The news is bleak from the 2012 London Olympic Pub Crawl. Team USA failed to get the gold. Team USA was out of the medals. In fact, Team USA failed to finish. We were like the relay team that drops the baton on the second leg or the marathoner who comes up lame on the second loop around St. Paul’s Cathedral.
We had expected better. Team USA emerged from late-night training sessions at the Lazy Dog bar in the St. Giles Hotel, one of the lodgings of the Track and Field News Olympic Tour, which had brought us all to the games. Practice began each evening after the Olympic track and field program. It consisted of rehashing the day’s competition and drinking Stella Artois. But the Lazy Dog, truth be told, is an antiseptic place whose only virtue was the short totter it required to the elevators and our waiting beds. It lacked the charm and character of London pubs of legend. The 2012 crawl was intended to supply that charm and character
We put together a team with tremendous experience. After we cut my brother Dennis for consistently drinking nothing stronger than lemonade, we had a trio with well over a century of beer consumption behind it. Besides myself, it included Kevin, an orthopedic surgeon from upstate New York, and Richard, a Scottish-born computer engineer who, in retirement, has joined the Peace Corps and is working in Ghana.
Our task: visit the eight pubs listed in Kevin’s London guidebook as the most historic drinking places in central London; have a pint in each; and do it all between 2 p.m. and 5 p.m. on Saturday, August 11. We had to finish by 5 because that’s when we needed to descend into the Tottenham Court underground station for the ride to Olympic Park.
The rules may seem arbitrary. Why these eight pubs? Why three hours? But the Olympic pub crawler’s job is not to challenge the rules, any more than a marathoner’s job is to ask why the course goes out to the Tower of London rather than Paddington Station. At the Olympic track meet, the athlete must meet the challenge, not challenge the meet. Baron de Coubertin might have said that.
Our first stop was the Museum Tavern, which was known as The Dog and Duck until 1757, when the British Museum was built across the street. Like most historic London pubs, the Museum has baskets of pansies hanging from its eaves; inside, one finds dark wood, cushioned booth benches, and a profusion of beer taps. According to legend, Karl Marx used to slake his thirst at the Museum Tavern after spending his days in the museum's reading room, working on Das Kapital. In an evident historical irony, Riszard the barkeep comes from the Czech Republic and his assistant, Kamila, is from Poland, two countries that would doubtless have burned down the reading room had they known in the 1840s what Marx was up to. I had a pint of Czech Pilsner.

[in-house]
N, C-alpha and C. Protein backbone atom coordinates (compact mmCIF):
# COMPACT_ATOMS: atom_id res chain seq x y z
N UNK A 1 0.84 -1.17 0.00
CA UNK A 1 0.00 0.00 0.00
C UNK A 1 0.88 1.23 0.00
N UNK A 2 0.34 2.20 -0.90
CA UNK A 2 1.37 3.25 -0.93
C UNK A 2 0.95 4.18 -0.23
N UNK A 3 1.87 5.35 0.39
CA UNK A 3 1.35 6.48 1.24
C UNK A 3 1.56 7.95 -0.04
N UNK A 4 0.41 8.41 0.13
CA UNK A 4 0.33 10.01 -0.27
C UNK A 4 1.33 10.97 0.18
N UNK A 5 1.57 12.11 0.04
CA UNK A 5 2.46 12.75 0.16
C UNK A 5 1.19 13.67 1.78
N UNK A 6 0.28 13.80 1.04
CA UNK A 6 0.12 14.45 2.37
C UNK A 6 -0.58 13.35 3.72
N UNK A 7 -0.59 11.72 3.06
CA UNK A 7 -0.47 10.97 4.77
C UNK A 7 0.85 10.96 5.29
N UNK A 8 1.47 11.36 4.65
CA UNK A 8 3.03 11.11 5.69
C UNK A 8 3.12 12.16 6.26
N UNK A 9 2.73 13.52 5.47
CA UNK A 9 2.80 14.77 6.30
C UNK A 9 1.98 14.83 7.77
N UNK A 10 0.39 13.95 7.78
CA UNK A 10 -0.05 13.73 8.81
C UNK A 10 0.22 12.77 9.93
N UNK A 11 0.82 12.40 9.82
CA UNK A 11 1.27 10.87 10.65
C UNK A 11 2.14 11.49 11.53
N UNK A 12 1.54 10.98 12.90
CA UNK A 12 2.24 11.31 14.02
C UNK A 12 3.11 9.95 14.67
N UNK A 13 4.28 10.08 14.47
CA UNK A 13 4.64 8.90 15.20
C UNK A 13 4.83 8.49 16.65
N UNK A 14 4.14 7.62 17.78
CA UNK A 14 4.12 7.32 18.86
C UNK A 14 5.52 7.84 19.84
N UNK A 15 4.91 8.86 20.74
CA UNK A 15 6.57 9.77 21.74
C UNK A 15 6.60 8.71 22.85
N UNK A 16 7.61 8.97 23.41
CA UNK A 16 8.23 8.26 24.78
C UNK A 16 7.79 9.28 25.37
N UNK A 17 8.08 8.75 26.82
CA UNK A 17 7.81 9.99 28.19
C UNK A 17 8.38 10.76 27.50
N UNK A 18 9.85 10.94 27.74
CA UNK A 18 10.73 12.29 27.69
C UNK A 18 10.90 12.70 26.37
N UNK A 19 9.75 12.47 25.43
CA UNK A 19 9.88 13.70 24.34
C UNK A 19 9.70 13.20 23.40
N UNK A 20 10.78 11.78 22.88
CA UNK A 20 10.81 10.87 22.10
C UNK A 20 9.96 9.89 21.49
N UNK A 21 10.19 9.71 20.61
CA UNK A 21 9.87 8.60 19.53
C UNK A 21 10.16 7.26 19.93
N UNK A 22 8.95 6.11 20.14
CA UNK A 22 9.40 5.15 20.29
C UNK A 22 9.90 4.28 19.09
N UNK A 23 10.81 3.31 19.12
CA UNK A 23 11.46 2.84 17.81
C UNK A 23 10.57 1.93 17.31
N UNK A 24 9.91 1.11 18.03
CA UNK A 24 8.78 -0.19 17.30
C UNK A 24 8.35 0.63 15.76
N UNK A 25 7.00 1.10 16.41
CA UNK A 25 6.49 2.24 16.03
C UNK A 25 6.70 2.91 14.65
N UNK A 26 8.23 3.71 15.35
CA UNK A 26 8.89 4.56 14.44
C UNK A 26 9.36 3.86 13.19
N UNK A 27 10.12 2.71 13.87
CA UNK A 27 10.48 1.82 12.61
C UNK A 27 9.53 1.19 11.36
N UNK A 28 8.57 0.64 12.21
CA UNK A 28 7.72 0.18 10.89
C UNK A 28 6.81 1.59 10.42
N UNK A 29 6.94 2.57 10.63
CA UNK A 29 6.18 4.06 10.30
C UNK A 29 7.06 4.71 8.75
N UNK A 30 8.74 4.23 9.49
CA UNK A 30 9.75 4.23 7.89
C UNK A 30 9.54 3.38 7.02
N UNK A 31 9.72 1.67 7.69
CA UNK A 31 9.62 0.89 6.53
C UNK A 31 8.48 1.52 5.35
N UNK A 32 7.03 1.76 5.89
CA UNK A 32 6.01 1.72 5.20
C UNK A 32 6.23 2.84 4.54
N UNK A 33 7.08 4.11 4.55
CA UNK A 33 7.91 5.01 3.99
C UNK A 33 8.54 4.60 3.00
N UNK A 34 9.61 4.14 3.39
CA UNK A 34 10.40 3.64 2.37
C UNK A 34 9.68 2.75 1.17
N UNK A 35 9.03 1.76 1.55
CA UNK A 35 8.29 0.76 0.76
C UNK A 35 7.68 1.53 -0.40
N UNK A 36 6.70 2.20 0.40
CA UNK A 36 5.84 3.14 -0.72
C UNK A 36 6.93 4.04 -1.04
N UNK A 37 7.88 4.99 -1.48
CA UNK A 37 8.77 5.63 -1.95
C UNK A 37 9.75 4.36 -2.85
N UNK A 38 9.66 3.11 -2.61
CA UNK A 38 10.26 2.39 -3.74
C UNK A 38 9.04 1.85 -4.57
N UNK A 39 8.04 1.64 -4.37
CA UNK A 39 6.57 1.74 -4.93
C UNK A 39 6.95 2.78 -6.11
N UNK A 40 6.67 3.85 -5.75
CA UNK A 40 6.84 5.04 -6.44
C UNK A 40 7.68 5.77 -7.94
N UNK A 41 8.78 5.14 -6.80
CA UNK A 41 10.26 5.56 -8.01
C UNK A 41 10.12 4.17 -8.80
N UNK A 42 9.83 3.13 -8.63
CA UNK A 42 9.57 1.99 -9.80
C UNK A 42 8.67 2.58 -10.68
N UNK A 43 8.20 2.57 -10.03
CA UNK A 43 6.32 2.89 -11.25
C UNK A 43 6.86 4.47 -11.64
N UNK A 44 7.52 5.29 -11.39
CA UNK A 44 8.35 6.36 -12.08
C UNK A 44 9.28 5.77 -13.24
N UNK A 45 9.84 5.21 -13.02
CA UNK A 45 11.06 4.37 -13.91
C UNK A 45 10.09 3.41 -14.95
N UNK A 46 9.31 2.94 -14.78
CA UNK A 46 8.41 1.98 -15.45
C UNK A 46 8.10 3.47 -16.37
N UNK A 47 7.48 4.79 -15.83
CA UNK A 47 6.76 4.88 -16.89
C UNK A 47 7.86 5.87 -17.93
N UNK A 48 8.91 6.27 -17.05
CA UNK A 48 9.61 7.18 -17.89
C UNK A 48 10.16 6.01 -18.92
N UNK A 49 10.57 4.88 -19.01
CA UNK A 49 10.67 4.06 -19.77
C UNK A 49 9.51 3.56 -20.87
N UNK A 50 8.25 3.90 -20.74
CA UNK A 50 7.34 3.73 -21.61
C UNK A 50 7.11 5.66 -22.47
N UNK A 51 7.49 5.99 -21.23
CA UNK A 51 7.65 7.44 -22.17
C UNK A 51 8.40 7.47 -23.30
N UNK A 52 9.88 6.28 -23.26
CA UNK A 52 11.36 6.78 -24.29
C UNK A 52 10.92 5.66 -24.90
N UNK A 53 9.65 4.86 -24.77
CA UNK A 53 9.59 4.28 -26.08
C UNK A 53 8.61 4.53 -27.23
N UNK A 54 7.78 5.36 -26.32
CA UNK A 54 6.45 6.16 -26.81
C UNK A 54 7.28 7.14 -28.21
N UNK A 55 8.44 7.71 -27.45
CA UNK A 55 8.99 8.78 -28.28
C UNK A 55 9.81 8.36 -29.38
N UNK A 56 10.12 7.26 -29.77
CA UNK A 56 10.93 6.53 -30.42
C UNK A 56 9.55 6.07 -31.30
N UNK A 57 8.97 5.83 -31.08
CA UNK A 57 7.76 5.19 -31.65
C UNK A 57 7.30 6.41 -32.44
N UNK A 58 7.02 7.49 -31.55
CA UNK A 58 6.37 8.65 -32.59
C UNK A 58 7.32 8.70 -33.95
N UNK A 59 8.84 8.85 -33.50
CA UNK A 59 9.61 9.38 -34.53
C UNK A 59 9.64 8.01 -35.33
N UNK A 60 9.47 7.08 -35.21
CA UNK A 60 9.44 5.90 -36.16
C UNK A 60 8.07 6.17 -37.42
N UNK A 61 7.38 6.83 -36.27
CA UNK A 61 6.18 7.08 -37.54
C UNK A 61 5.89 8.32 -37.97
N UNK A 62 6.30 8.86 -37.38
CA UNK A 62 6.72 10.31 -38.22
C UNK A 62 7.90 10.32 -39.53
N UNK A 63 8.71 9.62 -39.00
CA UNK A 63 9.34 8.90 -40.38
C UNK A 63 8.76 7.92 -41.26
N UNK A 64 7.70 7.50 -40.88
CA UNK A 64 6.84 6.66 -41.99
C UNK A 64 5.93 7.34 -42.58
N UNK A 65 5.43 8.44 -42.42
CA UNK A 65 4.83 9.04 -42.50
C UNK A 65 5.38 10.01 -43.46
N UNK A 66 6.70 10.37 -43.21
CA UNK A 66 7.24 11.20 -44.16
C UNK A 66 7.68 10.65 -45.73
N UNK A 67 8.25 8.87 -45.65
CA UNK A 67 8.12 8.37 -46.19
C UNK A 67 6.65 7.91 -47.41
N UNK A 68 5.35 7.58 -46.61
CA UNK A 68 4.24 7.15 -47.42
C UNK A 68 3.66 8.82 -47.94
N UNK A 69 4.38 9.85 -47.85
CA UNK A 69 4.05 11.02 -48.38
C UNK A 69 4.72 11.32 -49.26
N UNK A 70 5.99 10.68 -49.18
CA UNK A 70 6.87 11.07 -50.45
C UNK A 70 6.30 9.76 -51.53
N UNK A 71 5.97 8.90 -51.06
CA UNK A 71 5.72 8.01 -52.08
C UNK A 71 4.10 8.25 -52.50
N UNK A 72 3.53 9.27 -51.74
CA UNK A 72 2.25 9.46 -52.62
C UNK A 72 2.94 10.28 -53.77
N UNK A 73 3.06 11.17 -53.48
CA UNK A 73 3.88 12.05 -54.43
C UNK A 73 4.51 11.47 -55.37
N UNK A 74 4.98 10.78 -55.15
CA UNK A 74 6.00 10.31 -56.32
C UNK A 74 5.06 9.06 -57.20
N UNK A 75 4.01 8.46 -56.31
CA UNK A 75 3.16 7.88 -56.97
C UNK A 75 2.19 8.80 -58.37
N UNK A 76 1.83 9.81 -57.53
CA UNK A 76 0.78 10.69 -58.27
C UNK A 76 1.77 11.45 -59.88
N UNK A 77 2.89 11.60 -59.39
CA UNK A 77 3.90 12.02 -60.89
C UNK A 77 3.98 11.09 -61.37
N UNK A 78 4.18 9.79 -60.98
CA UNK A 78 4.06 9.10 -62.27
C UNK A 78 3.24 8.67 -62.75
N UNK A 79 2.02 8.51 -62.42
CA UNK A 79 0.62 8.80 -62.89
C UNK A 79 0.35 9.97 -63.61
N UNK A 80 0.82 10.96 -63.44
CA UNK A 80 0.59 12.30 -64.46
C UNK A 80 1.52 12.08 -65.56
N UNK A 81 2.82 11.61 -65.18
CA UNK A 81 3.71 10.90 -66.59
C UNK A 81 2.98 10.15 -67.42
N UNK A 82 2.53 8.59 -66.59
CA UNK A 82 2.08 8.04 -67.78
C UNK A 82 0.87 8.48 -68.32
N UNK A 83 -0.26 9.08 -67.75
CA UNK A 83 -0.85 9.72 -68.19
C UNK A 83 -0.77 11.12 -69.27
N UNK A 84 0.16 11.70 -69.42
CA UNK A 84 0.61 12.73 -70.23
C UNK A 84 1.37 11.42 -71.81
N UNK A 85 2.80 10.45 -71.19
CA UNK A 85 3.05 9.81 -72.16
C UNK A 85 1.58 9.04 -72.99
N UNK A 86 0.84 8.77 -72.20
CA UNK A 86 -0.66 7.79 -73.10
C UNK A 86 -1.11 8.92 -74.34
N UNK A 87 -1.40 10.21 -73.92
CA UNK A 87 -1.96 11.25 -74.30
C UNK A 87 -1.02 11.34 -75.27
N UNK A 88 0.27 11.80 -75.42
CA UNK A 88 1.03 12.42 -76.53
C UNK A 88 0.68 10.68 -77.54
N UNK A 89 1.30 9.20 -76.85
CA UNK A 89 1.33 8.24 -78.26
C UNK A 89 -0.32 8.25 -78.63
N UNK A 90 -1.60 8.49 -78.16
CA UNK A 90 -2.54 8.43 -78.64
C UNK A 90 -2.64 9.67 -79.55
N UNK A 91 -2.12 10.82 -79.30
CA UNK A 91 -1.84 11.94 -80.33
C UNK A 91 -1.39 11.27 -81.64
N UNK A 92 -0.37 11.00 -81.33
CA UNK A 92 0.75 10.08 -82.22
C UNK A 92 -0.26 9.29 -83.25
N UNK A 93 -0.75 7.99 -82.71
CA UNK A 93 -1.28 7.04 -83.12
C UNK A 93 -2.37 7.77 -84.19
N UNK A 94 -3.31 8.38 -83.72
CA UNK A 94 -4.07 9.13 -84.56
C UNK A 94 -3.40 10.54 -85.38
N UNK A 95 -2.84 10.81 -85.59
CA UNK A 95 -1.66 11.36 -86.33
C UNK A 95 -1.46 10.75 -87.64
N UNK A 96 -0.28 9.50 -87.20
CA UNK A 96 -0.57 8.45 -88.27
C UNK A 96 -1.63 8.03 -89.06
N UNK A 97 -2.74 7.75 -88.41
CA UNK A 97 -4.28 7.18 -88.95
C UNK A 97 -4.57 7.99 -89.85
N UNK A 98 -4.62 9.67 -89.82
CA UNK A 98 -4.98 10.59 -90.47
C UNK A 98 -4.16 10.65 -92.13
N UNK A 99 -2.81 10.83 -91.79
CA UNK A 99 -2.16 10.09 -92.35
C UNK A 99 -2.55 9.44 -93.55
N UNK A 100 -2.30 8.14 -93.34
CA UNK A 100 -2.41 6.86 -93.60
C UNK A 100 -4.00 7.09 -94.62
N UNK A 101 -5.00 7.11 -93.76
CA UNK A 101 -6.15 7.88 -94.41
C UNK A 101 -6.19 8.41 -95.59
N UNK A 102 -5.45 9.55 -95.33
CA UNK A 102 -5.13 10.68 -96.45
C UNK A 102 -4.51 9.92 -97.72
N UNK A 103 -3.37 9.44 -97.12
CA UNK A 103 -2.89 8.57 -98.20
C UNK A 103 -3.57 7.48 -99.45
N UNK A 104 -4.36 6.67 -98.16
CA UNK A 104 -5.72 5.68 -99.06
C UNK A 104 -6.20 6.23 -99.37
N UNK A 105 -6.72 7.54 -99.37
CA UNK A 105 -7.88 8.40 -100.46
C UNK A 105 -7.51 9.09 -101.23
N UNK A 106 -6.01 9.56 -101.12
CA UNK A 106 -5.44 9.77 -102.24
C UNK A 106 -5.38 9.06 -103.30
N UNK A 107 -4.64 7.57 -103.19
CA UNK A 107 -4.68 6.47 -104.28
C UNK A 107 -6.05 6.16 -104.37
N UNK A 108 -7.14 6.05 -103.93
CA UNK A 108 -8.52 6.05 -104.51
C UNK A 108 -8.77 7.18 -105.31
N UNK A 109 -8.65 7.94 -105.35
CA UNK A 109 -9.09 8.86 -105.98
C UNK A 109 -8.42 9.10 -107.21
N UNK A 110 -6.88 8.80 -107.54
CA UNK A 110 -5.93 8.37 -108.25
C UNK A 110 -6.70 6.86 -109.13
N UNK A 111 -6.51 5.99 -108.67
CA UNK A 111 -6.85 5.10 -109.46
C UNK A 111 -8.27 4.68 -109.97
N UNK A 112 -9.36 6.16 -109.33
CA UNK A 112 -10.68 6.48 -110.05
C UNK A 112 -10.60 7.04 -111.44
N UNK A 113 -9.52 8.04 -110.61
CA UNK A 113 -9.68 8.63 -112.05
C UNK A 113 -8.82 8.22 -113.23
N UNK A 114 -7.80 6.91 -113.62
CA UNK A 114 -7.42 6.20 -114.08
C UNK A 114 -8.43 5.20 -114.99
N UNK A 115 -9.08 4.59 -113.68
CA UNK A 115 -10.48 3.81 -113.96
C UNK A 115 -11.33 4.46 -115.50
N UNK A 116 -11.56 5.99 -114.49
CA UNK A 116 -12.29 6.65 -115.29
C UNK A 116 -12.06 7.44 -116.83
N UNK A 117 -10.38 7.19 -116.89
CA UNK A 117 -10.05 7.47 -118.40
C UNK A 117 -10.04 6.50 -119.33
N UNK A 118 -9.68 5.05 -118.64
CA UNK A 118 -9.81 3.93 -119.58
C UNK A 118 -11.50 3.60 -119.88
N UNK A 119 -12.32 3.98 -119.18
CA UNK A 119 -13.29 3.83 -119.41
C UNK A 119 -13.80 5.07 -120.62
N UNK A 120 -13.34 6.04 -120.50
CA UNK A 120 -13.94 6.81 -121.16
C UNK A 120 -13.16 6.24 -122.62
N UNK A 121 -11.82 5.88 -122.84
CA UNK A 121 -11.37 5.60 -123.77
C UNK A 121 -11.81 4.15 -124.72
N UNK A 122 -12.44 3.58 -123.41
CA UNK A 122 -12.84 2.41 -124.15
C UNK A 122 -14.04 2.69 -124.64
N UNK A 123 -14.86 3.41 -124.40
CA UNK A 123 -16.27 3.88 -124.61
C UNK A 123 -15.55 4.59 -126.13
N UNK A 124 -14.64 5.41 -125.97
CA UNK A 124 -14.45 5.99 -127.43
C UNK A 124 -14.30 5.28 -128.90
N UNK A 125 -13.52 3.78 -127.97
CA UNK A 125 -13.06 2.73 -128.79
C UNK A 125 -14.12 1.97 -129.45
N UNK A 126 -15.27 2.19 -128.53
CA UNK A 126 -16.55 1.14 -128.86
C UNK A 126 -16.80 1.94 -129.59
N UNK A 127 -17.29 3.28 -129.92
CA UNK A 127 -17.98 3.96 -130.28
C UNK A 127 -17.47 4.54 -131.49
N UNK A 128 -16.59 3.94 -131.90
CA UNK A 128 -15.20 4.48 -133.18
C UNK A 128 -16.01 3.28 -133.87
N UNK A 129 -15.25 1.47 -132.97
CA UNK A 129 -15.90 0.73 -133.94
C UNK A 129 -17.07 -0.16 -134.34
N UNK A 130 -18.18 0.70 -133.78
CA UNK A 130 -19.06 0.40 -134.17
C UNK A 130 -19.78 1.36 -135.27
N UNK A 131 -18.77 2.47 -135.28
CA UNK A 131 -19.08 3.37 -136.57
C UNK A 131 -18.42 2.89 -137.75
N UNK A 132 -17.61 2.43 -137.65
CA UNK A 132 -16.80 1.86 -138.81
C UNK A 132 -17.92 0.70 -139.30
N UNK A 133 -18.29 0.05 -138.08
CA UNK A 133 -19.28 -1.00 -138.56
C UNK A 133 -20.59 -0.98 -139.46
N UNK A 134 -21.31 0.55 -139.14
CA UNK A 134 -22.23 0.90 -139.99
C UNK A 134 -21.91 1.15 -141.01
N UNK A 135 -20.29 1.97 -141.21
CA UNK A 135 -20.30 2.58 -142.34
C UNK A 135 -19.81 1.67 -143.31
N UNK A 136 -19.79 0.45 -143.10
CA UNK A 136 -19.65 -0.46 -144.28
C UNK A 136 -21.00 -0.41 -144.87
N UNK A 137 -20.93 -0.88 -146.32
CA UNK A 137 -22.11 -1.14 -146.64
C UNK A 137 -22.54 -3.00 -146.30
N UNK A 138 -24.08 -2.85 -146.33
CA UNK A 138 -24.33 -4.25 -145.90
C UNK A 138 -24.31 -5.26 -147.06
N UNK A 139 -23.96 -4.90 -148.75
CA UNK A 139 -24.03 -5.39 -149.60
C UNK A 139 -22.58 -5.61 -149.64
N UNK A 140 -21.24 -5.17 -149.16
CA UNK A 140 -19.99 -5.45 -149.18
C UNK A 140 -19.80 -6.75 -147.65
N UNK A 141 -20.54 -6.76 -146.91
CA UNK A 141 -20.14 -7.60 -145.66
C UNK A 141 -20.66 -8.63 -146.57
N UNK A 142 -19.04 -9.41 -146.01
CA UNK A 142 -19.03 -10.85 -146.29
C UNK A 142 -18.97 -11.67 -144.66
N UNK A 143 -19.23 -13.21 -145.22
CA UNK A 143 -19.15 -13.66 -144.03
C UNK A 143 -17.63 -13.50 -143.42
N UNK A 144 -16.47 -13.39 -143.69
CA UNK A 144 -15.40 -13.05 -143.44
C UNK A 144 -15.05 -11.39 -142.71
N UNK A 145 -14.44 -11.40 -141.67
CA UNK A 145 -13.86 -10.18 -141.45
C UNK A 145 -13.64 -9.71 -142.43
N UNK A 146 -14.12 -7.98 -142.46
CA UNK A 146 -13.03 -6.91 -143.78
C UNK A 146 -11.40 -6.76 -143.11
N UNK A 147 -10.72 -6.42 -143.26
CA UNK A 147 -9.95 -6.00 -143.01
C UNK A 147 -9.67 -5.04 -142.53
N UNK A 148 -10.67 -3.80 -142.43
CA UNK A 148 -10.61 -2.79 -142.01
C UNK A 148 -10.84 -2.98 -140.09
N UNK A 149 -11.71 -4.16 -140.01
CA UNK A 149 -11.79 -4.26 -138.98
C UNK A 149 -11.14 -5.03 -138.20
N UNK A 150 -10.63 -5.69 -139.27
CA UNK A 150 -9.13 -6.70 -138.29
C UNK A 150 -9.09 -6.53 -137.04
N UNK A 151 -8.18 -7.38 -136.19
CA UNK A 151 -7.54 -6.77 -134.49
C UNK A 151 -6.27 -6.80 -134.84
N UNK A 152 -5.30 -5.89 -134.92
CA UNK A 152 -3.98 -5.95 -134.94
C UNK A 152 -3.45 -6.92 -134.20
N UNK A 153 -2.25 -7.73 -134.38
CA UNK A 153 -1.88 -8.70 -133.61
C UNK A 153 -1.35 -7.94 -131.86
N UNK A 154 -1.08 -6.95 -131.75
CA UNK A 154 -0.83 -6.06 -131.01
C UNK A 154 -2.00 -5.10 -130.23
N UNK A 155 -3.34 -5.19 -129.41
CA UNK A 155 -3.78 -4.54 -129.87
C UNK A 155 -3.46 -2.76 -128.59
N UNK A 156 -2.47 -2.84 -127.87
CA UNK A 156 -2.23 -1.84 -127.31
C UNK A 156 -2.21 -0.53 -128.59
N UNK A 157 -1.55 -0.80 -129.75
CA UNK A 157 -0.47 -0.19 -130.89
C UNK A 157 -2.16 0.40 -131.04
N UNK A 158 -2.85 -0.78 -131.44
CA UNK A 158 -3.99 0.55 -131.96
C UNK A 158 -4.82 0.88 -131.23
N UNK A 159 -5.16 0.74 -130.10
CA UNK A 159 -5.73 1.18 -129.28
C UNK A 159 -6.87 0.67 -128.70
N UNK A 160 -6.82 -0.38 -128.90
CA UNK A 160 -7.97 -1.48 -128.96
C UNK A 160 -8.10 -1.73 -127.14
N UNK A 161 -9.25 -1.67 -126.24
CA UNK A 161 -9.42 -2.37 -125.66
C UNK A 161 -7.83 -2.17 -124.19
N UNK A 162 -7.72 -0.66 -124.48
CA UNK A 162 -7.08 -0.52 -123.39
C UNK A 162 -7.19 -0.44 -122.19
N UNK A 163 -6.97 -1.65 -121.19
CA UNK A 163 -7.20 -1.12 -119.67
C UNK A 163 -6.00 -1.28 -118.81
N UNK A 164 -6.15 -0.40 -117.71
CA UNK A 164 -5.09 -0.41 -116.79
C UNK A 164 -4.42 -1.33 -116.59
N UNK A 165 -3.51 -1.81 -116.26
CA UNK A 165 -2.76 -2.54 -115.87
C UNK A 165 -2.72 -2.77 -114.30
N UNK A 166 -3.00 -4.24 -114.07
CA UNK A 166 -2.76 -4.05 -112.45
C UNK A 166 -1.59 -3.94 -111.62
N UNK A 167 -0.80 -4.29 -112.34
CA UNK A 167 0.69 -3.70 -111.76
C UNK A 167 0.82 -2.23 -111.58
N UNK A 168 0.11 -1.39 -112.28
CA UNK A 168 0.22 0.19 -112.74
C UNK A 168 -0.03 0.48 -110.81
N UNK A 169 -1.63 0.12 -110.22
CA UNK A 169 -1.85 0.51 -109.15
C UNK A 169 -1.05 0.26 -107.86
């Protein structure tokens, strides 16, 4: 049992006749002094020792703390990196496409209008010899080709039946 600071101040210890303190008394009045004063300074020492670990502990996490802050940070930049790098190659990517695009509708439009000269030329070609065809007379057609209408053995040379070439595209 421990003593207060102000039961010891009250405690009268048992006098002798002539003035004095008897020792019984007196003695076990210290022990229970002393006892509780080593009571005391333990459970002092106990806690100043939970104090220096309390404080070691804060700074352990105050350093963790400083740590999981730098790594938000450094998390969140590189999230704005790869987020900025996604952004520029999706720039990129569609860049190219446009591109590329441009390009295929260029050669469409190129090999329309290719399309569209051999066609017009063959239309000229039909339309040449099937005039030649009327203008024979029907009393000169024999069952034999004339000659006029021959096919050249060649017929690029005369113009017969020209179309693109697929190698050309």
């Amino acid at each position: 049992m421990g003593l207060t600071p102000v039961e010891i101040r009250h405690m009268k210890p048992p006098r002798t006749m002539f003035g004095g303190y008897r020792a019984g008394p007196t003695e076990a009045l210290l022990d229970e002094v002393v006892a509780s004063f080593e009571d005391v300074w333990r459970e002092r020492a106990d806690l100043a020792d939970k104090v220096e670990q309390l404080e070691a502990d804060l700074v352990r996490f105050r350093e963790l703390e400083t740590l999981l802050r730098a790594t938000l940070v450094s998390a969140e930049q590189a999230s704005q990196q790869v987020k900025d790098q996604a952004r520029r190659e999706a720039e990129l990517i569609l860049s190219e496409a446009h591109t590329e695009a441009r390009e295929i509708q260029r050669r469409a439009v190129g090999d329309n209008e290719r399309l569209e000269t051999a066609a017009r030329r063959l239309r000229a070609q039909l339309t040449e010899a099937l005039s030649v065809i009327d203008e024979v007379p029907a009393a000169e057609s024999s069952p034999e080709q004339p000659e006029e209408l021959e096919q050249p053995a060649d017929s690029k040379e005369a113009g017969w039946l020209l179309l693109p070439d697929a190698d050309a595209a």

We talked, oddly enough, about literature. Richard, like a lot of his Peace Corps colleagues, finds that living as the lone American in a remote African village turns out to be a great opportunity to read. He's been reading Hemingway, among others.
Our pints were done before the conversation, which is one barometer of a good pub crawl. We set out for our second stop, The Queen's Larder.
And here we encountered difficulties. The crawling, it turns out, is the hard part of a London Olympic pub crawl. Not only did our London maps (or our sense of direction) prove less than adequate to find The Queen's Larder, which apparently was once a food storage place for Queen Charlotte. Asking directions was a bit ticklish as well. One mispronounced word and we were liable to be arrested for disrespecting Her Majesty.
We got lost. We passed the children's hospital on Great Ormond Street that is, in a nice British touch, the beneficiary of the royalties from the works of J.M. Barrie, creator of Peter Pan. We passed it again. We asked directions. We looked on maps attached to lamp posts. Precious minutes slipped away. Finally, across a pretty London square, we saw the telltale pink of pansies hanging in baskets. There were tables outside, and at one of them, an extended English family was eating and taking in the summer air. I took a picture.
The Queen's Larder has at least one distinction, based on the unscientific observations of Team USA. It has a genuine English barmaid, whose name is Carolyn. The majority of the women serving beer in London these days, it seems, come from Eastern Europe. Carolyn had broad, tattooed shoulders, which was fortunate. London publicans, when they pull a pint, really have to pull, repeatedly. Carolyn did.